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Syria’s Nusra Front chief urges end to jihadist-rebel clashes

By AFP - Jan 07,2014 - Last updated at Jan 07,2014

BEIRUT –– The chief of Syria’s Al Nusra Front, an Al Qaeda affiliate, called Tuesday for an end to fighting between rebel groups and the jihadist Islamic State of Iraq and the Levant (ISIL).

In an audio recording posted on Twitter, Abu Mohamed Al Jolani announced an initiative to end the fighting, including a “ceasefire” and the establishment of an independent Islamic committee to serve as mediator.

“This unfortunate situation pushed us to launch an initiative to solve the situation,” Jolani said.

“It consists of forming a committee based on Islamic law and composed of the key brigades [and]... the establishment of a ceasefire,” he said, calling on all fighters “to give priority to the fight against the regime.”

In recent days, widespread fighting has broken out pitting coalitions of Islamist and moderate rebel forces against ISIL.

The Nusra Front, which is Al Qaeda’s official affiliate in Syria, has joined the fight against ISIL in places, but Jolani said the battles were detracting from the key battle against President Bashar Assad’s regime.

The jihadist leader said some of the blame for the clashes lay with ISIL’s behaviour, but he called for a speedy end to divisions among opposition Islamist fighters.

Fighting rages

At least 34 foreign jihadists from the ISIL and an ally were killed after clashes with rival Syrian rebels, a watchdog said on Tuesday.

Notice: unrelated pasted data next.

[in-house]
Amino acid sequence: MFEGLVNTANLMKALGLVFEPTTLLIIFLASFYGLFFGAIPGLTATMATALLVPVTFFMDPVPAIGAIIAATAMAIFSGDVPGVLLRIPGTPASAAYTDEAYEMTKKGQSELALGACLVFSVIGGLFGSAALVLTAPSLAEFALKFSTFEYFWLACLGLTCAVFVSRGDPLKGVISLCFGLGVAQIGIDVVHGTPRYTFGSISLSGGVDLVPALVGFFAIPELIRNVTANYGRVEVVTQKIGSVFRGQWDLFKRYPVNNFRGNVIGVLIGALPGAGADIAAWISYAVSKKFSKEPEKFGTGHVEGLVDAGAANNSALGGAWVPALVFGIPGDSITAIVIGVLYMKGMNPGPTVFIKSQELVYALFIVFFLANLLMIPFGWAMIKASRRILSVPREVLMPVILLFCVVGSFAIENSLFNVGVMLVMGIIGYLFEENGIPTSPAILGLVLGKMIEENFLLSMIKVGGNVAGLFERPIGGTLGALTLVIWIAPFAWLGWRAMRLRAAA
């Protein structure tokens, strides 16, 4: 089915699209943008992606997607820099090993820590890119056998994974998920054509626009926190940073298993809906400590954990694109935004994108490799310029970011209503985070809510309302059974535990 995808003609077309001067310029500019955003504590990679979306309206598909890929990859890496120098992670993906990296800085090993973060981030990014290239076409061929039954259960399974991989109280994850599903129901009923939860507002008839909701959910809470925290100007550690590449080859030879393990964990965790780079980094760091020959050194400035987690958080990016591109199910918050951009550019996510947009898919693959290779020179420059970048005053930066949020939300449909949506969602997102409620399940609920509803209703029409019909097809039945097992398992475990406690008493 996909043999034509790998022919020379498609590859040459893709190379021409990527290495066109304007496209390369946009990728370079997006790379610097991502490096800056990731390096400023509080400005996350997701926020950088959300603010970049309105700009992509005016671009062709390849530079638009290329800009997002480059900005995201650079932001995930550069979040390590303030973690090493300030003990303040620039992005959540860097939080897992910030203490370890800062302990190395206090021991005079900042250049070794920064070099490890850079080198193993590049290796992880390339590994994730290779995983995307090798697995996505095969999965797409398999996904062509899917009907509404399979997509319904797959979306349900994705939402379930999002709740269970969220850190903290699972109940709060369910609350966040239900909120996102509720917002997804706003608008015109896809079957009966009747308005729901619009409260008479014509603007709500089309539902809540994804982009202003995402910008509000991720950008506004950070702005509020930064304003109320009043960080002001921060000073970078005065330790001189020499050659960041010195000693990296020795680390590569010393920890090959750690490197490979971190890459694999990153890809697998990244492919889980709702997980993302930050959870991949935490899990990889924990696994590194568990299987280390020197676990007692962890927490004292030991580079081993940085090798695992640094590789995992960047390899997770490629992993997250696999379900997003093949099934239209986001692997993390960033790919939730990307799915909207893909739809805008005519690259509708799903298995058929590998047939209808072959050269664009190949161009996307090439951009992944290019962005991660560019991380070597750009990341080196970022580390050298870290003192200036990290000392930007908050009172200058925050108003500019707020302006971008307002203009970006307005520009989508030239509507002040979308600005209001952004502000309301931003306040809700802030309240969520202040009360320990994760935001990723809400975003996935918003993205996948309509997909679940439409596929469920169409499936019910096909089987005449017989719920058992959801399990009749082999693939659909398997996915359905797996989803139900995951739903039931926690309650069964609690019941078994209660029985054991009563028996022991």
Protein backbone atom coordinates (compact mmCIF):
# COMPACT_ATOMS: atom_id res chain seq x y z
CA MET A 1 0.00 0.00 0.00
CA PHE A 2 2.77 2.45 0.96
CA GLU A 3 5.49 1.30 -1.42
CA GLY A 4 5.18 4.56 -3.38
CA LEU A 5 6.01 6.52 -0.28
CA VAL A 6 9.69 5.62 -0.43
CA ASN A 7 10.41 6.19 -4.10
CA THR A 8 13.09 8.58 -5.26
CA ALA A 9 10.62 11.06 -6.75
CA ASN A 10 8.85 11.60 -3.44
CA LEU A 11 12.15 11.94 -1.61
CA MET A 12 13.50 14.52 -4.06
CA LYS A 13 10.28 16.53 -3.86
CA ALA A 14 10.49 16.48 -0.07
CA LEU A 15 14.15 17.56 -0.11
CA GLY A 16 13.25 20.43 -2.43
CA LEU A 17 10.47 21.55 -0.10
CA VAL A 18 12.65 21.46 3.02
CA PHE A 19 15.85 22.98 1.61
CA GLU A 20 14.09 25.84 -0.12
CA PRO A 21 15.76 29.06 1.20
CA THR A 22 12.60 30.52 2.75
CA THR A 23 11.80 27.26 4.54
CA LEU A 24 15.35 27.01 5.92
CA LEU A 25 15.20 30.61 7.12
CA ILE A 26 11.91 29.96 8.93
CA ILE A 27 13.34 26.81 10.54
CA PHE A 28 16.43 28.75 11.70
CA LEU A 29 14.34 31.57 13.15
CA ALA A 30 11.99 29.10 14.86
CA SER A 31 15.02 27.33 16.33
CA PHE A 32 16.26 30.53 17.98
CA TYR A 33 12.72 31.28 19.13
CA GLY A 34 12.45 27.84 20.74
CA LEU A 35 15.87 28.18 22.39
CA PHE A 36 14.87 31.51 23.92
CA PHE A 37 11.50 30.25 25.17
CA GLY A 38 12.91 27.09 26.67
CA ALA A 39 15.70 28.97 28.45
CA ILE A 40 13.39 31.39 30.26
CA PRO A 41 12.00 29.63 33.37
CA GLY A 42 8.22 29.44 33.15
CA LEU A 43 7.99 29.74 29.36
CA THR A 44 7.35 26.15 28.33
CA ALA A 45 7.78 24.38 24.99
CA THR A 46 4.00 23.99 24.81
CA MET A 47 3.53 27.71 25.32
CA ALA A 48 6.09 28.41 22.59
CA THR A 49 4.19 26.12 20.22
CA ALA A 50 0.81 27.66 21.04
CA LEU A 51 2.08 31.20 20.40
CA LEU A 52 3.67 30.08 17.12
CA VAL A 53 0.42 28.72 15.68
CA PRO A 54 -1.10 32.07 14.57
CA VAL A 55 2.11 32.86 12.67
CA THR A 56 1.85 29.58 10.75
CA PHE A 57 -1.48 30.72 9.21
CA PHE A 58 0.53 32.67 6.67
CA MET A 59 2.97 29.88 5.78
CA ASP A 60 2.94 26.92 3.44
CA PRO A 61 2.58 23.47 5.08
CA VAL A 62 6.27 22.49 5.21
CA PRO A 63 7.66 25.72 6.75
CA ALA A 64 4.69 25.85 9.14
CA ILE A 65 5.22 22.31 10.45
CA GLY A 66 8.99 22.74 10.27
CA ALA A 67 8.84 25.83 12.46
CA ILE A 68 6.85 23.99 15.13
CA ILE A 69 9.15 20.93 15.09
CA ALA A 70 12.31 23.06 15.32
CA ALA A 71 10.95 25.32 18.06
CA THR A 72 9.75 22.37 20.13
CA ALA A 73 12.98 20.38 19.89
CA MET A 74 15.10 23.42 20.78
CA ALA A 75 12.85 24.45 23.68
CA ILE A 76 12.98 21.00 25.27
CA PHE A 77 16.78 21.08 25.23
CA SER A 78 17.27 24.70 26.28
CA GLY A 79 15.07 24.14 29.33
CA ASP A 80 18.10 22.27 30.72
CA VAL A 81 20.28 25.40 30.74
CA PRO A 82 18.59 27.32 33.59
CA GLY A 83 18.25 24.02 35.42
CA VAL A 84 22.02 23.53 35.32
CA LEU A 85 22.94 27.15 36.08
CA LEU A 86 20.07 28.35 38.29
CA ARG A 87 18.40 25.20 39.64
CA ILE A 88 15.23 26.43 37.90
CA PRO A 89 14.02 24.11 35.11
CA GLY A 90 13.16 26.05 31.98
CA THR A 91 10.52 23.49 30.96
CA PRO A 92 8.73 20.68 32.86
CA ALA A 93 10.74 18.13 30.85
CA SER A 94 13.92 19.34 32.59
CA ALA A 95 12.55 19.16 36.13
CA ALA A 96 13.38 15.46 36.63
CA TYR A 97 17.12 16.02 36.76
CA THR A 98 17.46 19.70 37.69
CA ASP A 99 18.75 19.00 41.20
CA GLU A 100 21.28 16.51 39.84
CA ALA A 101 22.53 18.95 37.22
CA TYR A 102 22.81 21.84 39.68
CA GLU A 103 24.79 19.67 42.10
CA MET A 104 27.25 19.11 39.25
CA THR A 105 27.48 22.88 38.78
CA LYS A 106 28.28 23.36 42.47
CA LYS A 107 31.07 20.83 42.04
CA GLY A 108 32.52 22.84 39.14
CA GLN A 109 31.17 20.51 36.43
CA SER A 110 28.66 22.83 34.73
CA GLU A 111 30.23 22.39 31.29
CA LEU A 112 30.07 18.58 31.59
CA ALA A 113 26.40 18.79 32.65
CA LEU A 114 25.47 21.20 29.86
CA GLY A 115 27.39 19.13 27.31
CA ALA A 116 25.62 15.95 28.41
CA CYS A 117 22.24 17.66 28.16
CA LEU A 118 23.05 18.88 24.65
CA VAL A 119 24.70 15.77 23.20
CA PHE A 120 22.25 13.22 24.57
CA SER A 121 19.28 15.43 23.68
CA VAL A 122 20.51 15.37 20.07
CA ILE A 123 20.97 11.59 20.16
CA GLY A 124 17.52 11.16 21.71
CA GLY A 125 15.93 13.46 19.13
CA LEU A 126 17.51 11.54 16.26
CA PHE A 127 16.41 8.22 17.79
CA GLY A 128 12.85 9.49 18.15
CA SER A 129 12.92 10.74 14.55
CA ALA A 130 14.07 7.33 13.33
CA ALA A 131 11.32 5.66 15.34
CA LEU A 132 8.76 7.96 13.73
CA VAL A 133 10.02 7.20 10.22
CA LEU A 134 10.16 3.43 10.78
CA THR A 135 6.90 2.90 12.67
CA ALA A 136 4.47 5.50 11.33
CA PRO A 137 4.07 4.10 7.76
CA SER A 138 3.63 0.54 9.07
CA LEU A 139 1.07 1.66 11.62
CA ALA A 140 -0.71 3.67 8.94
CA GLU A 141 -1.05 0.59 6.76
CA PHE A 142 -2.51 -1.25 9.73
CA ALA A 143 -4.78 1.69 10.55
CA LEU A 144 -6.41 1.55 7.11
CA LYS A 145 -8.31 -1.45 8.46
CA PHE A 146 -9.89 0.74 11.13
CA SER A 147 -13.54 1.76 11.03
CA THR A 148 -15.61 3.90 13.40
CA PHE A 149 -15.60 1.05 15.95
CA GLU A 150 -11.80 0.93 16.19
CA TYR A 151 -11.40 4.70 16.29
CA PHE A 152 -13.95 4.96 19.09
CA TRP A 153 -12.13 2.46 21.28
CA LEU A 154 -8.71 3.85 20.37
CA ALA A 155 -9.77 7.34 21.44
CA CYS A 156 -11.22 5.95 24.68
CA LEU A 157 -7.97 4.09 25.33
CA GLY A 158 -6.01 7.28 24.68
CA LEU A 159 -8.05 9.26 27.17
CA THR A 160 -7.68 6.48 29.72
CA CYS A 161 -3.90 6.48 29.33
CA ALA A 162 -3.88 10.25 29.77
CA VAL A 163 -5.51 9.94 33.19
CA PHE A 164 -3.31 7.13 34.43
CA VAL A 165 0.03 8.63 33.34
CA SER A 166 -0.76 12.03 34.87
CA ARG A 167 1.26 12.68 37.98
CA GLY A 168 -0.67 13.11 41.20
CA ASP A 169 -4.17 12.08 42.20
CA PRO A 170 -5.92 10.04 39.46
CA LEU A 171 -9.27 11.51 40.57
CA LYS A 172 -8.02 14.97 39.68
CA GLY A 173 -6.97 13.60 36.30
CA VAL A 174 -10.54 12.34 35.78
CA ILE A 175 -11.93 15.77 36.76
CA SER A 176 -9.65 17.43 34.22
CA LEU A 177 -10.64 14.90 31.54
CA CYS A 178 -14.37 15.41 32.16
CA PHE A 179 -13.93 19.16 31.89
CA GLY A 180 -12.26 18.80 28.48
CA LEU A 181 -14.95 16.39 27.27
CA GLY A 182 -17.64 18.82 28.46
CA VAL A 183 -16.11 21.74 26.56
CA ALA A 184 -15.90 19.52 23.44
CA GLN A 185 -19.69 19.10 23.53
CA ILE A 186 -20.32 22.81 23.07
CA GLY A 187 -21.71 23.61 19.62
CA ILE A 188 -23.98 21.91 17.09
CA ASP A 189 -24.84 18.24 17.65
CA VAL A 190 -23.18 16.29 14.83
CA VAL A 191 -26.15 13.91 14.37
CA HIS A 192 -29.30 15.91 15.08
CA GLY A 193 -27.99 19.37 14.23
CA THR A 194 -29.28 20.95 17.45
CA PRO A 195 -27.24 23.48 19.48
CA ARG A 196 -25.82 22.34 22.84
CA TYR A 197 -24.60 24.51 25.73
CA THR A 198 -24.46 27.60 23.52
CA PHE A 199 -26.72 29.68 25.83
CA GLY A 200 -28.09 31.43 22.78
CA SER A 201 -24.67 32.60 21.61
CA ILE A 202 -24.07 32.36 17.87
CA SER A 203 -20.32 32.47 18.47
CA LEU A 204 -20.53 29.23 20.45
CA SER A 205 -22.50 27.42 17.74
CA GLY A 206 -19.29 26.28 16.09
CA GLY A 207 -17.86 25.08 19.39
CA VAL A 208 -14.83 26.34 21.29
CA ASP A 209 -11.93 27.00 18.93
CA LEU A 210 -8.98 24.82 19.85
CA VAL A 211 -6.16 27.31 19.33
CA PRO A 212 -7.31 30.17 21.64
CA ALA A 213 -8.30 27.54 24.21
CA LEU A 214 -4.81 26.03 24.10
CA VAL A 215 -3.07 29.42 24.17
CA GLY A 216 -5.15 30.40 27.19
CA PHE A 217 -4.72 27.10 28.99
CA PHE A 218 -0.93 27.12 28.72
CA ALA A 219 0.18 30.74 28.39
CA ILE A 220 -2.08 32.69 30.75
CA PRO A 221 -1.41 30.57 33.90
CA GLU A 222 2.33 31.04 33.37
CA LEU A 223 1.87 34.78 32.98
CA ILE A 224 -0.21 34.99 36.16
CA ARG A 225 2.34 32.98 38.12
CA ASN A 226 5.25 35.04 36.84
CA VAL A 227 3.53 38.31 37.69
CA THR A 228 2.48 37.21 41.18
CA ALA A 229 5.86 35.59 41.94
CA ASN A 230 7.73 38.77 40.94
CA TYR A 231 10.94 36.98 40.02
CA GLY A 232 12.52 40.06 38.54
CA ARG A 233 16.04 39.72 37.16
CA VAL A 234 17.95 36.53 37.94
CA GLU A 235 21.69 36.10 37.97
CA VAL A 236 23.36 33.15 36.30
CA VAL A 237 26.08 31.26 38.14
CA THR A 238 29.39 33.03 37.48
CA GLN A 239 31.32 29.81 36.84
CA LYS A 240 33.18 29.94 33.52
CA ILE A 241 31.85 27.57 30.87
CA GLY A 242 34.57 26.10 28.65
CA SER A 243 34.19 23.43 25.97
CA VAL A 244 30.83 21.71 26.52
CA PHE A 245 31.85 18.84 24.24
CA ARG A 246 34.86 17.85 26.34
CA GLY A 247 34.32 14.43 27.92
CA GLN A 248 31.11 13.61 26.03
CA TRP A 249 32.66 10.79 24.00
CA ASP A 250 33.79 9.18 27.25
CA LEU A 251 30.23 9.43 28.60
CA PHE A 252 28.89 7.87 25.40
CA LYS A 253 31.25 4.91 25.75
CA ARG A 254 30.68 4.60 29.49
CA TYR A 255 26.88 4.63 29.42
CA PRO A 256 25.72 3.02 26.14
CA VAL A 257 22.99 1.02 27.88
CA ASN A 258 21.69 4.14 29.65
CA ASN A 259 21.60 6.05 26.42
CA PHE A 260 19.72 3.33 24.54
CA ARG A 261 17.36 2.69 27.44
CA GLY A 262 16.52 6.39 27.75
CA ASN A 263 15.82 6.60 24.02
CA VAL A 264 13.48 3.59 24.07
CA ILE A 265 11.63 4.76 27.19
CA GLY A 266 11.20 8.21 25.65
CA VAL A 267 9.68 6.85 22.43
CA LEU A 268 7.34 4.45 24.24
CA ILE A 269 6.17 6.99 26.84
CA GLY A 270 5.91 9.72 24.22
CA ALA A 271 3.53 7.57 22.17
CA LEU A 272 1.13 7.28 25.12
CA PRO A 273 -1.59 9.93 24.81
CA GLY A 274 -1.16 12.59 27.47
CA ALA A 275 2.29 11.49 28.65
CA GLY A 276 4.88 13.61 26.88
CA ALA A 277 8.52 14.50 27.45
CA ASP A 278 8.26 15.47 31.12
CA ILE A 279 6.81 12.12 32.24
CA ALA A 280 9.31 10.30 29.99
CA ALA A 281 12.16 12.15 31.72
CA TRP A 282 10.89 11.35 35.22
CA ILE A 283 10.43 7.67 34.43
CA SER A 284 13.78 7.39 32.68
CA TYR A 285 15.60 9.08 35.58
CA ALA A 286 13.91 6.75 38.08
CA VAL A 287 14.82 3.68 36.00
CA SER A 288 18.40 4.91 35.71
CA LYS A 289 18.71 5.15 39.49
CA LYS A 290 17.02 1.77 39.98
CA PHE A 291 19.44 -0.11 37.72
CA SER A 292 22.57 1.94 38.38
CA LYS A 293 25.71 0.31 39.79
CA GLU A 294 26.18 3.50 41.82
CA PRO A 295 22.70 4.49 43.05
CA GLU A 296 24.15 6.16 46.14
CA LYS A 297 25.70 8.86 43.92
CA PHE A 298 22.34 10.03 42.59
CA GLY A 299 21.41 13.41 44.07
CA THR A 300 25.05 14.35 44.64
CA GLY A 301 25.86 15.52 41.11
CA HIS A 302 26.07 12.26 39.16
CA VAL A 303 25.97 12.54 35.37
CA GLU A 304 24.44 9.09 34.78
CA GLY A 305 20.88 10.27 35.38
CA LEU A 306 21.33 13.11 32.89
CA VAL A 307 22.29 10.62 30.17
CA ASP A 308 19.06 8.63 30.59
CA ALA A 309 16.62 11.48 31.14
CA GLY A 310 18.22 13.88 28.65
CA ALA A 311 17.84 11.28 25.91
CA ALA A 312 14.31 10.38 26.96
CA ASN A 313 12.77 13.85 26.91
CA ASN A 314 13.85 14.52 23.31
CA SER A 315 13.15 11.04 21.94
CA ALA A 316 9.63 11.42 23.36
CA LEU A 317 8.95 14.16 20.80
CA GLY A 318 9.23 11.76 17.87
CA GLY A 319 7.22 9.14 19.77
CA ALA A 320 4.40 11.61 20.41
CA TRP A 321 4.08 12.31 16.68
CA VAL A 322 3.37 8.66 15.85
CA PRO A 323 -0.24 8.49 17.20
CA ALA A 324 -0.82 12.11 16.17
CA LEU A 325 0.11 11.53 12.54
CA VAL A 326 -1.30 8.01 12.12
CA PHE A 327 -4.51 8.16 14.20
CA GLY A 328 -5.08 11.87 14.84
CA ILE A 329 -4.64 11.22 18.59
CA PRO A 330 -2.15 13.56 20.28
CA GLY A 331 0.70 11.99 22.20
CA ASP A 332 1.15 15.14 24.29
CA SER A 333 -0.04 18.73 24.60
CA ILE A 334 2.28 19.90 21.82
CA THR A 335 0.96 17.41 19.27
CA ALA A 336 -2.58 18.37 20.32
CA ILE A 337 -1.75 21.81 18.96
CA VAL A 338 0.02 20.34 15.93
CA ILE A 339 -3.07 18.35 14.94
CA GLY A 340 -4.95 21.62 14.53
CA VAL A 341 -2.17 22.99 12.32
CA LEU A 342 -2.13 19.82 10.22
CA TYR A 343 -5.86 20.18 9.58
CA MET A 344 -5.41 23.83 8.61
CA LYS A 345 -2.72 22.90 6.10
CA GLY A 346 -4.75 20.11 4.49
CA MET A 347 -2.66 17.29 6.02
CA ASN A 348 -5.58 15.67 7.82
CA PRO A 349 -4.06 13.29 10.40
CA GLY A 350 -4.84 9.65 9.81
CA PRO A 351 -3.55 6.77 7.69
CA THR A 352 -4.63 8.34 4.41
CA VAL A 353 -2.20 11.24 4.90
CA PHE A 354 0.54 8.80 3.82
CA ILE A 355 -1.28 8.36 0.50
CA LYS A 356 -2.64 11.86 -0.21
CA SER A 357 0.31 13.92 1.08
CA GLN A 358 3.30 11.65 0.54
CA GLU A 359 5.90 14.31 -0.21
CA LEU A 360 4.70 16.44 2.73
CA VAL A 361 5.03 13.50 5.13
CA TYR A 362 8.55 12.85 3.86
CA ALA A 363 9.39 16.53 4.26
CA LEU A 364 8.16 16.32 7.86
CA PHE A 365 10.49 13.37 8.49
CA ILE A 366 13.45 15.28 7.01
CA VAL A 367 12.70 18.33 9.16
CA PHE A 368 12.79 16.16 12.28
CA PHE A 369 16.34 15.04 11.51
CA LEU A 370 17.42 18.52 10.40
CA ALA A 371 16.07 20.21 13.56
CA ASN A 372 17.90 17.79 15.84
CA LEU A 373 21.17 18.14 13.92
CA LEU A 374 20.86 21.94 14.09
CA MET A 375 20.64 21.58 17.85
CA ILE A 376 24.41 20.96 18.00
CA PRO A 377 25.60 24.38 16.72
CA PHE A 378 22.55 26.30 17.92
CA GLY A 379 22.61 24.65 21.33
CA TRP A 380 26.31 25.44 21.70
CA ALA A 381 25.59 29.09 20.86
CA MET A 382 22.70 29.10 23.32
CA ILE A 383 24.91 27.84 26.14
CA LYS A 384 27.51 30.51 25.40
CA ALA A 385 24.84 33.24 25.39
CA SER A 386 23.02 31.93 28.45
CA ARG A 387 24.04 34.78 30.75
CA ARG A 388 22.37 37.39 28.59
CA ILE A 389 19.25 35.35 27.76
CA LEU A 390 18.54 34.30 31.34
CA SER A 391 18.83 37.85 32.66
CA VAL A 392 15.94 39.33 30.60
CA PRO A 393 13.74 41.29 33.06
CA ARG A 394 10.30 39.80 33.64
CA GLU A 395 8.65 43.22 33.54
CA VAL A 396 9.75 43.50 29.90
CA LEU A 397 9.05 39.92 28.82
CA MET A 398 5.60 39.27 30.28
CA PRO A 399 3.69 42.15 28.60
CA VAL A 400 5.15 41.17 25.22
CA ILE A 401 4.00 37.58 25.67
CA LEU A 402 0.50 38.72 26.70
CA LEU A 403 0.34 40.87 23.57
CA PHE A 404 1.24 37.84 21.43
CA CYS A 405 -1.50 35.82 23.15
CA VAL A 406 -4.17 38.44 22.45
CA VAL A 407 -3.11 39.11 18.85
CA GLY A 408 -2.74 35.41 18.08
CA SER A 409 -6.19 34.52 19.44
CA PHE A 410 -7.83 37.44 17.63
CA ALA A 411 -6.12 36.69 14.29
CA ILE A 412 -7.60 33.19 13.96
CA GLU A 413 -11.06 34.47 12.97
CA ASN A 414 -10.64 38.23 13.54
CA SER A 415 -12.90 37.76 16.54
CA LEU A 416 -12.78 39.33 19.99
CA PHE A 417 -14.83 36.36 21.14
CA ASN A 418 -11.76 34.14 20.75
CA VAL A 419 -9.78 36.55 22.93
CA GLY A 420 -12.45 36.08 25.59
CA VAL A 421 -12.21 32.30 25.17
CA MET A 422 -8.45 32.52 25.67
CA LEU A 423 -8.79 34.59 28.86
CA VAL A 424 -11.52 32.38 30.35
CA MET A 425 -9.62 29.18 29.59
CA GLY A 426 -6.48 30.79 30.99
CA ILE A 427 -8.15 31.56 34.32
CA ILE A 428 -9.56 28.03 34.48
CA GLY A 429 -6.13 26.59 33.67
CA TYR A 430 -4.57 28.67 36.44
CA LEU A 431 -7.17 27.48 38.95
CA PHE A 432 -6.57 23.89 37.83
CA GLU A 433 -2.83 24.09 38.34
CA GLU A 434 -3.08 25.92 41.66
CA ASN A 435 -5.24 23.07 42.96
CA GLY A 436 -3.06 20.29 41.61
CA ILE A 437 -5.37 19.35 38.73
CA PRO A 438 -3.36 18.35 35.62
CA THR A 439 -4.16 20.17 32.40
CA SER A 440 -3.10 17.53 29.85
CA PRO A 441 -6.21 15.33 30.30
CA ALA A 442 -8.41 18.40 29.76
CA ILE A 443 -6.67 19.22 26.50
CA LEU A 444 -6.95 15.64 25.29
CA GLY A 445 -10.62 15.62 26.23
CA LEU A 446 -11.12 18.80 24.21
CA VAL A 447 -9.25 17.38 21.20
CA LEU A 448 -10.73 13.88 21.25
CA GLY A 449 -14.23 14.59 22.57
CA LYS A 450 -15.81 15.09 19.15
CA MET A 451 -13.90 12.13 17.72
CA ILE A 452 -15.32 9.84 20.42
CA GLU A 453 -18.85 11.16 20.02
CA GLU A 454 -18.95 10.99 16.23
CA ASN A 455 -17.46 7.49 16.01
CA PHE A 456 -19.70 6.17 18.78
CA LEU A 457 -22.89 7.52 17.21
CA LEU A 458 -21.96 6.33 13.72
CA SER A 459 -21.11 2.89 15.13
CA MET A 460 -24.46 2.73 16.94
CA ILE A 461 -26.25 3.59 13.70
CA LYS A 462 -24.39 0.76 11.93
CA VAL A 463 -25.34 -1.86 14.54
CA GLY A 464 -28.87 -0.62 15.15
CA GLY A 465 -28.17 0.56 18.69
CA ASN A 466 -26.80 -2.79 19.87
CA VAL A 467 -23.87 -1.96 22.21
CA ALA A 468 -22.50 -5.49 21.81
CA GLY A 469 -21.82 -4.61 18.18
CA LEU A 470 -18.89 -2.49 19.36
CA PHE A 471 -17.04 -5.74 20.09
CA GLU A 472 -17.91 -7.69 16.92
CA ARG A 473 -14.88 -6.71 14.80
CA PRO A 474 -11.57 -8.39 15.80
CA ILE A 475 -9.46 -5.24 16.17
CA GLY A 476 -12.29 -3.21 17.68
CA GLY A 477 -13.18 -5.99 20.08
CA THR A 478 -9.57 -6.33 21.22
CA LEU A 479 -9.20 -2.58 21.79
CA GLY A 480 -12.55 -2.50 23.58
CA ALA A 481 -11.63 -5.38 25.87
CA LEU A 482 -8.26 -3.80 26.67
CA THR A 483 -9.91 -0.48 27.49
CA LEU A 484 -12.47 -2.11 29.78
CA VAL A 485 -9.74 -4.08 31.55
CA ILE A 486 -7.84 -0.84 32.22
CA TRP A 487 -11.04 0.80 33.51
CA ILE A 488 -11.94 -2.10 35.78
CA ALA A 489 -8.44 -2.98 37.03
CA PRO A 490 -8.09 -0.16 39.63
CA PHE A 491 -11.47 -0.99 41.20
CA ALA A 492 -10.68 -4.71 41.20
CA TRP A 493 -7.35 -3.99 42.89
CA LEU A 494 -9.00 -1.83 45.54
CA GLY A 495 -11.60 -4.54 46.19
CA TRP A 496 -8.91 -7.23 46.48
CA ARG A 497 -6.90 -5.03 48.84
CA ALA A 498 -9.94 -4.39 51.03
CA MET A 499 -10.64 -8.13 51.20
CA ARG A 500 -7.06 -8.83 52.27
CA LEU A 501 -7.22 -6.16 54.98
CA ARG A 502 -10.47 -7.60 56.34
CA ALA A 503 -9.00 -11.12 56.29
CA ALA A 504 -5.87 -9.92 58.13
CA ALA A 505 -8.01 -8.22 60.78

The jihadists had apparently been executed after the fighting in the Jabal Zawiya district of the northwestern province of Idlib, the Syrian Observatory for Human Rights said.

The fighters, from ISIL and a group called Jund Al Aqsa, were killed by non-jihadist rebels over the past few days, the observatory said.

The deaths came amid fighting on several fronts pitting several coalitions of rebel fighters against jihadists from ISIL.

There was renewed fighting on Tuesday in the city of Raqqa, the only provincial capital outside government control and previously an ISIL stronghold, the observatory said.

The fighting centred on the provincial governor’s office, taken over by ISIL for a headquarters, and “heavy weaponry was being used”.

Both Islamists and moderate rebels have joined the fight against ISIL, which has been accused of kidnapping, torturing and killing rival rebels and civilians.

The rebels, many of them civilians who took up arms against the regime, initially welcomed the arrival of battle-hardened jihadists.

But tensions have mounted, with activists accusing ISIL of imposing a reign of terror, and rebels saying the group has focused on accumulating territory and fighting other rebels rather than battling the regime.

Elsewhere in the country, the observatory said the death toll from a government air campaign launched in Aleppo province in mid-December now topped 600, among them 172 children.

The relentless campaign has included the use of explosive-packed barrels dropped from aircraft on residential areas.

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